1. re: John E.
                    g
                    GH1618 Jul 30, 2012 03:43 PM

                    No, a thermostat is not necessarily an electronic device. An electronic device modulates the electron flow beyond merely switching the current on or off, using transistors.

                    1. re: GH1618
                      John E. Jul 30, 2012 04:50 PM

                      When I made that statement I was thinking of the newer slow cookers with a digital thermostat and controls. I believe that qualifies as electronic. I know I didn't write that, but that's what my intent was.

                  2. re: wyogal
                    g
                    GH1618 Jul 30, 2012 03:41 PM

                    Multiple settings has nothing to do with whether it is electronic. The low-end slow cookers have a switch with "off," "warm," "low," and "high" settings, and resistance heating coils, and nothing else (not even a thermostat). That is electric, but it is not electronic.

                2. re: wyogal
                  al b. darned Jul 31, 2012 06:47 AM

                  Sometimes my brain works faster than my fingers and I'm not too clear. When I recommended an "electronic" cooker I meant one with digital controls. These models usually allow you to set a cooking temperature and time, and after the set time they shift to "keep warm."

                  For Example: Your recipe calls for 8 hours on "low." When you turn it on it will heat your food on "high" so it heats up quickly past the "danger zone," shift to "low" for the remainder of time, and then to "keep warm." This way the food will not be overcooked if you don't happen to be there at the end of the 8 hours, like it could with rotary switch model.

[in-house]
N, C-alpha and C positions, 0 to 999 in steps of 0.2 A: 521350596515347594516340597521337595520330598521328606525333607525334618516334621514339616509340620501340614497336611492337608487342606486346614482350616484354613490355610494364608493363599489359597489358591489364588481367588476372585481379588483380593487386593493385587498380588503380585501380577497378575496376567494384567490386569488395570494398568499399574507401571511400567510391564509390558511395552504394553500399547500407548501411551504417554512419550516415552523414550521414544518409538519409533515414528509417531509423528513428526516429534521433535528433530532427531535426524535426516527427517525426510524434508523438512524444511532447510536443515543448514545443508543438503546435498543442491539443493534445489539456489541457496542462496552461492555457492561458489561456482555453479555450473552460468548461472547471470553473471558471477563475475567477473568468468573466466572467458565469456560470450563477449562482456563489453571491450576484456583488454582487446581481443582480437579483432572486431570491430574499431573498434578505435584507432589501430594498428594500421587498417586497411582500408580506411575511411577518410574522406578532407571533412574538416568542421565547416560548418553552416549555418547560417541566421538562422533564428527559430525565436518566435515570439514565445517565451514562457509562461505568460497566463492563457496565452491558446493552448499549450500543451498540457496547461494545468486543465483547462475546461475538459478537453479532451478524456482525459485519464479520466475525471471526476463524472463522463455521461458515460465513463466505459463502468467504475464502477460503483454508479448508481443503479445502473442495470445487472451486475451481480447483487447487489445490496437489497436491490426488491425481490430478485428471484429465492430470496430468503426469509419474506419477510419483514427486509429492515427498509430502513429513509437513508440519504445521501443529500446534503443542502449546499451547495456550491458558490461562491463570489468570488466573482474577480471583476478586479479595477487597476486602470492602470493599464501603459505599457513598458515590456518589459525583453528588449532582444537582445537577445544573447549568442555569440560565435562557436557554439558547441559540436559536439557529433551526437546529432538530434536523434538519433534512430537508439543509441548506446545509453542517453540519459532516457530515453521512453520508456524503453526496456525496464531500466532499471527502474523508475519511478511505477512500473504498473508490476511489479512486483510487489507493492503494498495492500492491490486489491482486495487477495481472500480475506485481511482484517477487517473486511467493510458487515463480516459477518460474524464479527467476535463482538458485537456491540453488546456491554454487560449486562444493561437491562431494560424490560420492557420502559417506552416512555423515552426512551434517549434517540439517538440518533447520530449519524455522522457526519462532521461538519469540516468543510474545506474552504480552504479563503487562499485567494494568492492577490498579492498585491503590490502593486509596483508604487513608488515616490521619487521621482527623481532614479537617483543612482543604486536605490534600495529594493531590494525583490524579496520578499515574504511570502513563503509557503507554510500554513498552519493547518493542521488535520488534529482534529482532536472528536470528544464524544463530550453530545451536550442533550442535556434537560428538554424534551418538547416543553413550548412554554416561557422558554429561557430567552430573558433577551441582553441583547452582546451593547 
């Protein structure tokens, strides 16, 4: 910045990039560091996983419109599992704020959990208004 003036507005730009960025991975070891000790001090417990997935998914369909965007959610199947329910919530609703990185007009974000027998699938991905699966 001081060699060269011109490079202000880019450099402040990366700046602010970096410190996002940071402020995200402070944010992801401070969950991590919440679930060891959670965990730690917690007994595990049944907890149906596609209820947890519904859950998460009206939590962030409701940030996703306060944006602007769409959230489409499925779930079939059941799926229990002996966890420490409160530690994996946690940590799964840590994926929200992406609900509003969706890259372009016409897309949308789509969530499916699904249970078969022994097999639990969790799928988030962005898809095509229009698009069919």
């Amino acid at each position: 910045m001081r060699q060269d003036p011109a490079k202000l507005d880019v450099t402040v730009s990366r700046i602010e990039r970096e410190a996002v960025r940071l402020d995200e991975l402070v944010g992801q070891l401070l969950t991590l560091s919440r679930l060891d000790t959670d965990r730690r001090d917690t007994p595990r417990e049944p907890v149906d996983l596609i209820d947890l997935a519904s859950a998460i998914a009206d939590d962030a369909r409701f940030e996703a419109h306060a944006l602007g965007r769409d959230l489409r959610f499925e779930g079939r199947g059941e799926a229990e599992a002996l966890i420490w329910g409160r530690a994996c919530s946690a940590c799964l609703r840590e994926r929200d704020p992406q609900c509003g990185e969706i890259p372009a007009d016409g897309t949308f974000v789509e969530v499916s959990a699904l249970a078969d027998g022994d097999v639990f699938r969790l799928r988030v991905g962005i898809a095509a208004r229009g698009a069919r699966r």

AFAIK, what you will not find is a model that will do dual programming such as 2 hours on high followed by 8 hours on low. (I've seen a few recipes that call for similar procedures.)

                  What you will not find, for food safety reasons, is one that allows for a delayed start. To me this is a no-brainer, but it is amazing how many times I see this comment in Amazon reviews saying it would be a desirable feature.

                3. re: John E.
                  al b. darned Jul 31, 2012 06:31 AM

                  John -
                  Sorry if I wasn't too clear with my comments.

                  My comment was a counterpoint to your recommendation that the OP buy an older low temperature cooker. I don't think that is a good idea for the reasons I outlined I the first paragraph.

                  While *you* never mentioned electronic models, I *did* as a recommendation/answer to the OP's original inquiry, again for the reasons outlined.

            2. w
              wyogal Jul 29, 2012 08:27 PM

              I like having two. I use the big one on occasion, it's great for making chicken stock, or larger amounts of chili or beans or pulled pork. I like the smaller one for cheese dip, or just a couple of porkchops or other protein. It's also good for things like baked beans or spaghetti sauce when you don't want to make a whole lot of it.

              2 Replies
              1. re: wyogal
                sherrib Jul 30, 2012 07:50 AM

                wyogal,
                What are the capacities of yours?

                1. re: sherrib
                  w
                  wyogal Jul 30, 2012 07:59 AM

                  I don't know, just regular big, and regular small..... ha! I could fit the carcass from a turkey breast in the larger one, it's circular, not oval. I got the smaller one for one of our college-bound kids years ago. Probably got it at Wal-mart.
                  Both have removable inserts (I think they pretty much all do now).

              2. DuchessNukem Jul 30, 2012 10:47 AM